Olympus SZ-20

      Photo Review 8.5

      In summary

      A high-resolution compact digicam with a 12.5x optical zoom lens, Full HD video recording and some useful multi-frame capture modes.This year, Olympus has created a new ‘traveller’ category in its super zoom camera range with three models that are more compact than the SP-series models and more competitive with similarly-featured cameras from other manufacturers. Announced on 10 March, the SZ-20 sits bang in the middle of this range and is designed to suit both travellers and family photographers. . . [more]

      Full review


      This year, Olympus has created a new ‘traveller’ category in its super zoom camera range with three models that are more compact than the SP-series models and more competitive with similarly-featured cameras from other manufacturers. Announced on 10 March, the SZ-20 sits bang in the middle of this range and is designed to suit both travellers and family photographers.

      Each model in the SZ line-up provides a slightly different feature set, the two top models having slightly higher resolution than the SZ-10 plus high-resolution 3-inch monitors. All three provide some interesting multi-frame capture modes. The table below ranges the three new cameras according to price.





      Effective resolution


      14 megapixels

      Zoom range (35mm equiv.)




      Image stabilisation

      DUAL IS (CMOS-shift image stabilization & High-sensitivity shooting)

      Shutter speeds

      4 to 1/2000 second

      Macro mode focus

      to 10 cm (W) or 40 cm (T)

      to 10 cm (W) or 90 cm (T)

      to 10 cm (W) or 160 cm (T)

      Super macro focus

      to 3 cm

      to 1 cm

      Face detection

      up to 16 faces

      Burst mode

      Approx. 1.7 fps / 18 images (16M)
      Approx. 7 fps / 5 images (16M)
      Approx. 15 fps / 70 images (5M)

      Approx. 1.5 fps / 18 images (16M)
      Approx. 7 fps / 3 images (16M)
      Approx. 15 fps / 34 images (5M)

      Approx. 0.89 fps / 19 images (14M)
      Approx. 4.8 fps / 42 images (5M)
      Approx. 10 fps / 43 images (3M)


      3-inch LCD with 460,000 dots

      3-inch LCD with 230,000 dots

      Movie format

      MPEG-4 AVC/H.264


      Movie resolution

      1080p, 720p, VGA

      720p, VGA

      Internal memory

      64 MB




      Battery capacity

      200 shots/charge

      300 shots/charge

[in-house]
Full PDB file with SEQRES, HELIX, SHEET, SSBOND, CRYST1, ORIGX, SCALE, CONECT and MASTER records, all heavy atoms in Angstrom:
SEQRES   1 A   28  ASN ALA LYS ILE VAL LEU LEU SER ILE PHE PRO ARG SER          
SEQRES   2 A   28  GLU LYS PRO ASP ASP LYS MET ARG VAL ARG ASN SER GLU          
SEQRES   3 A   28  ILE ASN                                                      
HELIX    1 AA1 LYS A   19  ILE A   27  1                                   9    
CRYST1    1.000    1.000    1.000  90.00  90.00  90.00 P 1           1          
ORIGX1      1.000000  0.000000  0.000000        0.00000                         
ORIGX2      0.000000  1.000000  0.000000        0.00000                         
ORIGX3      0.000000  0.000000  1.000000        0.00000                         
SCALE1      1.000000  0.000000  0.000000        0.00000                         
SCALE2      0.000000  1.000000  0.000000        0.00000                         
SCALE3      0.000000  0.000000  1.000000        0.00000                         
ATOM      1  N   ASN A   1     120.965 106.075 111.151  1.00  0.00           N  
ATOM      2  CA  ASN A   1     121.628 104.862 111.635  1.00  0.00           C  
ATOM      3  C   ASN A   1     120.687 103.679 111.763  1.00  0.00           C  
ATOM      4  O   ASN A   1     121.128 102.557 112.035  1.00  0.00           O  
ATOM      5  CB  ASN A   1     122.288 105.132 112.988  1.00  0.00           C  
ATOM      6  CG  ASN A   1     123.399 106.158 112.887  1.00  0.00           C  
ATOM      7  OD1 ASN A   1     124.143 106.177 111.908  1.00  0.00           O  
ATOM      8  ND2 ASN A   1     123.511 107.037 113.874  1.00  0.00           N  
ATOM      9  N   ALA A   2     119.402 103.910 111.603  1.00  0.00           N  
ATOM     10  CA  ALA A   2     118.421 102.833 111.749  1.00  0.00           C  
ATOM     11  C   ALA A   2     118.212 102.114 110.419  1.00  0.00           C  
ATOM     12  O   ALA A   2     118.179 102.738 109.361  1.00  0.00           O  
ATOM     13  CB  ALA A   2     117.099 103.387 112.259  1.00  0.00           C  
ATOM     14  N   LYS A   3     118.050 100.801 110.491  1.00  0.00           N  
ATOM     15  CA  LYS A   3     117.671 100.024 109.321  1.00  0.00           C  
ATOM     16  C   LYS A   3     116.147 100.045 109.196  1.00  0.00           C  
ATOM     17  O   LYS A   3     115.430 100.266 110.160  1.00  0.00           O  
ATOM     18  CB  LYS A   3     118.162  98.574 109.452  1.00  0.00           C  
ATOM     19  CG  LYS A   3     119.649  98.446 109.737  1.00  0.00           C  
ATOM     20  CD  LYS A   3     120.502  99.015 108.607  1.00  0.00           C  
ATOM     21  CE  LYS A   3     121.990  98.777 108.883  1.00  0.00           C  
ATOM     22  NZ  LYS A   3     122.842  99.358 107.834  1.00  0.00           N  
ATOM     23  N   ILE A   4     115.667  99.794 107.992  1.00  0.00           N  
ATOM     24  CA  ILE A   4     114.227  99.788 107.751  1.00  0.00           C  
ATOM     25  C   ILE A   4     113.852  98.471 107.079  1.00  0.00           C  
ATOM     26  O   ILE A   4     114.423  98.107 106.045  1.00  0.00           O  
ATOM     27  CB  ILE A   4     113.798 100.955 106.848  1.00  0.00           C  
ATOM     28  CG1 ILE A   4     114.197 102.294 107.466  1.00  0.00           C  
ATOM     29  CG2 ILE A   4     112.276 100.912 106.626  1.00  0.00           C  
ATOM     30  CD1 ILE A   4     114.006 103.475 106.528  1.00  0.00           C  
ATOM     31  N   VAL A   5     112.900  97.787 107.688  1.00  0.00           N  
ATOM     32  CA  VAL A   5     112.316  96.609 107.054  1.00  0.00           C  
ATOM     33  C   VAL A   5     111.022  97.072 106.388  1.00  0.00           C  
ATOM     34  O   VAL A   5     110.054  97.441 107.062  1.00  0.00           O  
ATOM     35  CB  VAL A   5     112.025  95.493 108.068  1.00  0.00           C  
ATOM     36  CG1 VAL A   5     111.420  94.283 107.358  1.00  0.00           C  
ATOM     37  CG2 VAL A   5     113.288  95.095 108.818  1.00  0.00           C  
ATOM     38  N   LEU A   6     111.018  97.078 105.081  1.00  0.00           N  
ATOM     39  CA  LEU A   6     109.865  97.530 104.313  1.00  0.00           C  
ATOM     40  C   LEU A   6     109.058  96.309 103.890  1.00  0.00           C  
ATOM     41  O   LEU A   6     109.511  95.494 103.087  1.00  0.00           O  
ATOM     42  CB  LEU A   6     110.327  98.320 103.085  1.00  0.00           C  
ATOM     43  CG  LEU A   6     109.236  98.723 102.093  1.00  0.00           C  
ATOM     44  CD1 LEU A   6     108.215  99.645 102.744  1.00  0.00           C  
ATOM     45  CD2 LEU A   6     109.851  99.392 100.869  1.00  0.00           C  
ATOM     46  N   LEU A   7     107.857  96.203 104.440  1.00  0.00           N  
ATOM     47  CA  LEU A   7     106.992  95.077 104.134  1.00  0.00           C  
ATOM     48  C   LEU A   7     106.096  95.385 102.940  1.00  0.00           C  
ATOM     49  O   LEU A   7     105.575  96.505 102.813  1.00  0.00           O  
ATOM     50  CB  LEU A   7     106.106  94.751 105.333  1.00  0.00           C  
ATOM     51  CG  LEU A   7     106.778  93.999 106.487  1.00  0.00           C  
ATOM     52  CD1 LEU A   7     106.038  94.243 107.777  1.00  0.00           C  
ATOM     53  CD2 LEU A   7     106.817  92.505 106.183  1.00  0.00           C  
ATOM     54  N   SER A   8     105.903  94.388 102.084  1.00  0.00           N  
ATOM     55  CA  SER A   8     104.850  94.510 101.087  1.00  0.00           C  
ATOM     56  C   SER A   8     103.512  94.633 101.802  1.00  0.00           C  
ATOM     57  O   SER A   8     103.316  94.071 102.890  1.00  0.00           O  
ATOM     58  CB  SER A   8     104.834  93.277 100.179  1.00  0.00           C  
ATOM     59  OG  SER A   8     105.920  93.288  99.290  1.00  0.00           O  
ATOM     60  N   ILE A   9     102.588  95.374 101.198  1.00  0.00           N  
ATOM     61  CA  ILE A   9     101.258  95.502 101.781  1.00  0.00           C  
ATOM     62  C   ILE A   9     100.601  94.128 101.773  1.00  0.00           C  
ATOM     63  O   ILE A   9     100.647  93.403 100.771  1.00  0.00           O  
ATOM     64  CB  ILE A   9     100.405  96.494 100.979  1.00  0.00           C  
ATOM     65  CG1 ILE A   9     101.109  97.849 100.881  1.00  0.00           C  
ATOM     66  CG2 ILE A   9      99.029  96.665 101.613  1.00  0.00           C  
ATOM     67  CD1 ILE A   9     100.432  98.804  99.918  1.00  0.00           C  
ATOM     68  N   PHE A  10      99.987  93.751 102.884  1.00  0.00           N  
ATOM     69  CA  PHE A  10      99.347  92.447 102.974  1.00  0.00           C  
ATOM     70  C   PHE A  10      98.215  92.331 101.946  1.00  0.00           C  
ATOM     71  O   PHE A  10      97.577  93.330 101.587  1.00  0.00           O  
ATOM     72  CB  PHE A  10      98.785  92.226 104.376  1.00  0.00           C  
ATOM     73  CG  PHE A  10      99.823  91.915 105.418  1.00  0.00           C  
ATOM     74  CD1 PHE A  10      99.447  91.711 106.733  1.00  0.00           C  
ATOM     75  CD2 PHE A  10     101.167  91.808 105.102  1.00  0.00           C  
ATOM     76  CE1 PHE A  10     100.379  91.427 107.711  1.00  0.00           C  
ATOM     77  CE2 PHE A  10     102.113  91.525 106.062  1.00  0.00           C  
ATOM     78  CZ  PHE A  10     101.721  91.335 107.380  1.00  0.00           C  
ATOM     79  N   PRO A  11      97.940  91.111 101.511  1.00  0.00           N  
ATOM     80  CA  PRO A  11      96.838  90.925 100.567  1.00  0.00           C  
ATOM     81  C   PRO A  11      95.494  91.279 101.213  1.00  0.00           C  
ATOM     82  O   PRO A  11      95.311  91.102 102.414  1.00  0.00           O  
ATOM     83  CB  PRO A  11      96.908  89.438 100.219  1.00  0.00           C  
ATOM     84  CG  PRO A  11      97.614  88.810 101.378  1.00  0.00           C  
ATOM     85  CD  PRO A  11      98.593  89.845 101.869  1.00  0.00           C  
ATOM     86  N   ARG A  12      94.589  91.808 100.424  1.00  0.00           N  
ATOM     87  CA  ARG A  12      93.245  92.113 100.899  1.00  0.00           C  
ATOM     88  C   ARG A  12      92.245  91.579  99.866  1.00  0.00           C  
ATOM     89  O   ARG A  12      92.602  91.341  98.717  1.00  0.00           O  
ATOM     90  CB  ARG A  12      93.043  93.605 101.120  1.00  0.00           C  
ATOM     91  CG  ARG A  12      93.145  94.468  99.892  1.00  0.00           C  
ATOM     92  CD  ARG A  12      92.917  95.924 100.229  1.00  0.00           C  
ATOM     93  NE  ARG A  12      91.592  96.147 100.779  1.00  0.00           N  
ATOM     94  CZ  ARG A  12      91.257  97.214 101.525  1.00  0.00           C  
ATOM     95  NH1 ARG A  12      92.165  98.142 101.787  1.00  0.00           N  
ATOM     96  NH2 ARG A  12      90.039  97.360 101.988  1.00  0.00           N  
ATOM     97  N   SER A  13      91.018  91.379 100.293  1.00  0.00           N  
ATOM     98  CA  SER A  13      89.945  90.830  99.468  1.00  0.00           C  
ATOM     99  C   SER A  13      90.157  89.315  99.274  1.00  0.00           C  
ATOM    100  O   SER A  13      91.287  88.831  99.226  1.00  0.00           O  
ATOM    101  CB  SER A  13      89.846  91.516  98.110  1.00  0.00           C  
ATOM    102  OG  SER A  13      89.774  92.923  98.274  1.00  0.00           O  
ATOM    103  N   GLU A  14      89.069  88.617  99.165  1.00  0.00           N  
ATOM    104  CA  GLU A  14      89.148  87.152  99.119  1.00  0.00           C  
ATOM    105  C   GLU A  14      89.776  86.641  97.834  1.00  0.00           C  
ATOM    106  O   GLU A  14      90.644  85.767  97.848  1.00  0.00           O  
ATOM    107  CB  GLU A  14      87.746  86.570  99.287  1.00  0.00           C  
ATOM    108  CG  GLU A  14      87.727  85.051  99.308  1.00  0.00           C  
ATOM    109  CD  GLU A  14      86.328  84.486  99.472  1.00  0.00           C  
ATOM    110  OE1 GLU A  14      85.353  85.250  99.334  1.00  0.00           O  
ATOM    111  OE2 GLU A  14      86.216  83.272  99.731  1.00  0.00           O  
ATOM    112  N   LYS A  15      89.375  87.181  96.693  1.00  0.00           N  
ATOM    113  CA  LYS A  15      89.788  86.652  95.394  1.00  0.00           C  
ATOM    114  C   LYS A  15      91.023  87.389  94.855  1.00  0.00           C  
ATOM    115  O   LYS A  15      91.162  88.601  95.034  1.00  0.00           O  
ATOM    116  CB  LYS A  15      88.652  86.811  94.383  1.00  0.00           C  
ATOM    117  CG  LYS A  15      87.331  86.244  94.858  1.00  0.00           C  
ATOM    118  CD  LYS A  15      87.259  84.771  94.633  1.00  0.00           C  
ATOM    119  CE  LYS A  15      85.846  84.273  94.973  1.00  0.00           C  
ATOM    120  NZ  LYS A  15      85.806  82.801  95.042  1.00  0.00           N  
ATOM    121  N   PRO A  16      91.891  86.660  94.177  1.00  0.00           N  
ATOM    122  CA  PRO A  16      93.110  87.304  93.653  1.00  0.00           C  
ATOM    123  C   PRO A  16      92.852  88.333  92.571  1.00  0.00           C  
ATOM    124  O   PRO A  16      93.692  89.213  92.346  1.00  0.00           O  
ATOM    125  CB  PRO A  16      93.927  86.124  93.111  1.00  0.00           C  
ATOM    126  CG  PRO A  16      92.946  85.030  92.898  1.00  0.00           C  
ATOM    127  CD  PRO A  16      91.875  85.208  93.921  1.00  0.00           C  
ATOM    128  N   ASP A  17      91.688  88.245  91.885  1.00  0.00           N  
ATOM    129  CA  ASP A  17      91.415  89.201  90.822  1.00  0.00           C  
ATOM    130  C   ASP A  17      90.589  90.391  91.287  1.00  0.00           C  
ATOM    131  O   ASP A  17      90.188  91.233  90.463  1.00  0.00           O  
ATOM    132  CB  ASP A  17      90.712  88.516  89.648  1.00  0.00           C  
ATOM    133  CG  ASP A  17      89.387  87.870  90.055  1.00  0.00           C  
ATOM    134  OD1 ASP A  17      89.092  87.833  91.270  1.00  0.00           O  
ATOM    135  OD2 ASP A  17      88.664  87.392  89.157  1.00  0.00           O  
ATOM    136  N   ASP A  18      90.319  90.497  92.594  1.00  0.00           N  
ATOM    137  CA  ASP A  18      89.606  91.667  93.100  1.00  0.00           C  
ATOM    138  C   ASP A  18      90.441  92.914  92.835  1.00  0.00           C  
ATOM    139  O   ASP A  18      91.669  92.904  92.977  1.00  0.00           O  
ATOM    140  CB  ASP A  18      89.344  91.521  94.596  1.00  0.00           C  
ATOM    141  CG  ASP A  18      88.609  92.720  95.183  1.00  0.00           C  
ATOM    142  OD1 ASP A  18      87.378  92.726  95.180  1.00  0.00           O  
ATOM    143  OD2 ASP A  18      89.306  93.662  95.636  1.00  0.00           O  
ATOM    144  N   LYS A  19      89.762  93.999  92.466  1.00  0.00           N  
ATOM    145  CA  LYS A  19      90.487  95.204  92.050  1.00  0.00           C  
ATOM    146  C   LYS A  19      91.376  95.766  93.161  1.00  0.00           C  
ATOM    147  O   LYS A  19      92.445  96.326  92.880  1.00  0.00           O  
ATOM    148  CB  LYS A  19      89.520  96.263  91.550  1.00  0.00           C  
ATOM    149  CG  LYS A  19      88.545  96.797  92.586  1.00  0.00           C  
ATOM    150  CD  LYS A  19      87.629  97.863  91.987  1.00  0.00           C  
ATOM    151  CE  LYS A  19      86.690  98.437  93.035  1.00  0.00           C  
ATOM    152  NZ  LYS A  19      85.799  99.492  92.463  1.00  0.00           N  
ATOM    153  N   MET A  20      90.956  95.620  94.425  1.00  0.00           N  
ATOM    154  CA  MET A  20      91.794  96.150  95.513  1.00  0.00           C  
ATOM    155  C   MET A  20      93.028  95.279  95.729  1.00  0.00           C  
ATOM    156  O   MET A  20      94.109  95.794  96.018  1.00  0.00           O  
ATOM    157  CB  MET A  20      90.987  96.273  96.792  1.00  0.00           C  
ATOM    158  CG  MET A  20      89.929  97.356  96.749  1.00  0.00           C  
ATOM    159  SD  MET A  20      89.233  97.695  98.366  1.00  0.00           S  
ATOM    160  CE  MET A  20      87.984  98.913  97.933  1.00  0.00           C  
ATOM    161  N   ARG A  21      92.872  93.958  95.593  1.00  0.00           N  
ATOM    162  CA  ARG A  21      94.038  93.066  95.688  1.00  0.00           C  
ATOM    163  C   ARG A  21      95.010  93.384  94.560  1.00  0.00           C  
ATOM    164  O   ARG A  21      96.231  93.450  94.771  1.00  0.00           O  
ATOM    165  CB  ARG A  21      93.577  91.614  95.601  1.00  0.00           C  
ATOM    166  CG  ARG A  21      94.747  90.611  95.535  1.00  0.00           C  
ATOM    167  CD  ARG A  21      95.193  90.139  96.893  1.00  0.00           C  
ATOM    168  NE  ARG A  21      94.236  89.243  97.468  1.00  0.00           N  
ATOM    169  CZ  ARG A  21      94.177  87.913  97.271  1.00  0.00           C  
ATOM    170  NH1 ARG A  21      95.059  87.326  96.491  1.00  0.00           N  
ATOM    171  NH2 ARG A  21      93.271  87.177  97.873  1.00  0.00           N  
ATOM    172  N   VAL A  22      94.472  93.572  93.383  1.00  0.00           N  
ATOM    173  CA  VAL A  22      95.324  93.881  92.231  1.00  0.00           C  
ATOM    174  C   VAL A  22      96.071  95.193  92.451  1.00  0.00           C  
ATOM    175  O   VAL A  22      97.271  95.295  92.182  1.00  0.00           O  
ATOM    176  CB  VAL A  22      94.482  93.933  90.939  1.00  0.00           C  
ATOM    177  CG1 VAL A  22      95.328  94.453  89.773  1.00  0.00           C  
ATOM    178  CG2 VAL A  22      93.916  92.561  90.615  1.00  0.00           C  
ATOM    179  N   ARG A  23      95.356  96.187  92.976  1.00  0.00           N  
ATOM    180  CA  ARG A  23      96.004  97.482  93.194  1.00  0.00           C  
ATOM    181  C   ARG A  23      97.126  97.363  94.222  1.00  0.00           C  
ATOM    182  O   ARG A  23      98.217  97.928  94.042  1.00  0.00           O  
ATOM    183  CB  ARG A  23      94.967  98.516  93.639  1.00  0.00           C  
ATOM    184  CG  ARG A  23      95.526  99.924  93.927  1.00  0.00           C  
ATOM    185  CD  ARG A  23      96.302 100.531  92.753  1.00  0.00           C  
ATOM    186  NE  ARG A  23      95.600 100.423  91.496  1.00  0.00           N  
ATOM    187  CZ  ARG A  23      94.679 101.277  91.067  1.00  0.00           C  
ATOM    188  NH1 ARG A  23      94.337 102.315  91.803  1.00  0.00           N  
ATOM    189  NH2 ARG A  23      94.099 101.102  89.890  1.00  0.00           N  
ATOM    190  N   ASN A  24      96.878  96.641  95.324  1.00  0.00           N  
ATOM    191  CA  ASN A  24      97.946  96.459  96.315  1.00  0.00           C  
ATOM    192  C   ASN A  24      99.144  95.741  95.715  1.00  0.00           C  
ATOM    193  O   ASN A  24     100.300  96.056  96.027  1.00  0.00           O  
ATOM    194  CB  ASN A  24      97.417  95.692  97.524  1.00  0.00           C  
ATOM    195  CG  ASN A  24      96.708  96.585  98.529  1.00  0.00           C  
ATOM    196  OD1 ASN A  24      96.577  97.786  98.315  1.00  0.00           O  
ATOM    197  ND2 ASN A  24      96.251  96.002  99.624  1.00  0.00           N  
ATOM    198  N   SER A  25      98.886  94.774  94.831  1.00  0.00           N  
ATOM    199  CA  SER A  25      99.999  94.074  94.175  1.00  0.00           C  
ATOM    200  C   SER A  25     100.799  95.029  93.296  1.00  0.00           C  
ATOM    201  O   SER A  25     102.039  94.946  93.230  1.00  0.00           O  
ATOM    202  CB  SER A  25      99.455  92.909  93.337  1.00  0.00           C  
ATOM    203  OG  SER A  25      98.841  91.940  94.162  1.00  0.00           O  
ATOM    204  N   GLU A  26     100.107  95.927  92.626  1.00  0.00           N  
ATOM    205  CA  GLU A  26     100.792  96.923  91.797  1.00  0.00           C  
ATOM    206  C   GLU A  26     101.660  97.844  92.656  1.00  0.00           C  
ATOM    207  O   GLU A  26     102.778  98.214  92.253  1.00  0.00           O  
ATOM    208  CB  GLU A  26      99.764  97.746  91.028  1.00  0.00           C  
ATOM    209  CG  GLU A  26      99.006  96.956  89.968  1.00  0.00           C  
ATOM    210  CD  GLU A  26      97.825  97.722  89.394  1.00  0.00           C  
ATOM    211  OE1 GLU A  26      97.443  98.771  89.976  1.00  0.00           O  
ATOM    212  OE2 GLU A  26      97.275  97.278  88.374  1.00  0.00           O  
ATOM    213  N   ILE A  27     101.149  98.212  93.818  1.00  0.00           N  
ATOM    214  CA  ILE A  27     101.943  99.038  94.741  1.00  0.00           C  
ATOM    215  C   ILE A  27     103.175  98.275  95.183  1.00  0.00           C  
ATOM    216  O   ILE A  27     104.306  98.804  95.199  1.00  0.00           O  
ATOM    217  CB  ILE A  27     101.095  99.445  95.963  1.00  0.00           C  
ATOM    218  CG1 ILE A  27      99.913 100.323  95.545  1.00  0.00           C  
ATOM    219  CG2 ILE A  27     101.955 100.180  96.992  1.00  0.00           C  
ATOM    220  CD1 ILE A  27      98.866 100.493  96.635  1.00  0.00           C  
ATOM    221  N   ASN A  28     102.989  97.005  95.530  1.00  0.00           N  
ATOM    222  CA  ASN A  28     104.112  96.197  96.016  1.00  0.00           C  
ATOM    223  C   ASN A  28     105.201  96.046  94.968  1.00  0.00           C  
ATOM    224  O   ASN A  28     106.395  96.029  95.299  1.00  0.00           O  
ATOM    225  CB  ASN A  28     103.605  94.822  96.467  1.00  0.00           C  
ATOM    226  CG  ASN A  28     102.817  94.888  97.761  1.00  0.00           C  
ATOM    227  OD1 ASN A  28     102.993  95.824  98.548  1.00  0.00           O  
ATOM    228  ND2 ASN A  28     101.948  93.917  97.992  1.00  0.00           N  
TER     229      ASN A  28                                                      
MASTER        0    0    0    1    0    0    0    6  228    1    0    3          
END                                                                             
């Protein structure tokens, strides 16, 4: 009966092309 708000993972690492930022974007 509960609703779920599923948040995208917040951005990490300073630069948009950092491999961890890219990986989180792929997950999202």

200 shots/charge

      Dimensions (mm)

      106.3 x 68.7 x 39.5

      102.4 x 64.0 x 30.4

      60.2 x 105.6 x 37.9

      Weight (grams)








      Build and Ergonomics
      Size-wise, the SZ-20 sits between the recently-released XZ-1 and the now-discontinued Mju models. And, although its feature set is more like the latter, its styling is more sophisticated and user-friendly.

      The front panel of the camera is dominated by the 12.5x optical zoom lens, which retracts into the camera body behind a triple-flap lens cover. Containing nine elements in eight groups, it has four aspherical glass elements and two ED (Extra-low Dispersion) elements to minimise aberrations.


      Front view of the SZ-20 with the lens in the wide position. (Source: Olympus.)

      The focal length range of 4.2-52.5mm is equivalent to 24-300mm in 35mm format, which is a useful range for family and travel snapshots. However, the retracting design means it’s not particularly fast, with maximum apertures of f/3 at the wide position and f/5.9 at full tele zoom so low-light use is limited.

      A moulded grip is provided at the right hand end of the front panel with a textured cover that extends a third of the way around the adjacent side panel and to the edge of the ‘Full HD’ logo between the grip and the lens. A manually operated pop-up flash with a tiny flash tube is located just above the lens in line with the lens axis.

      Two microphone holes sit astride the flash mounting on the front panel, with an LED that doubles as AF-assist lamp and self-timer indicator just below the left side microphone hole. A 3D logo is located on the bottom corner of the front panel immediately below this light.


      Rear view of the SZ-20. (Source: Olympus.)

      A 3-inch LCD with 460,000 dots covers three quarters of the rear panel. It’s an above-average screen that’s bright, sharp and reasonably colour-accurate. Ranged along the right of the screen are the main camera controls plus a raised thumb rest with three dimples for a secure grip.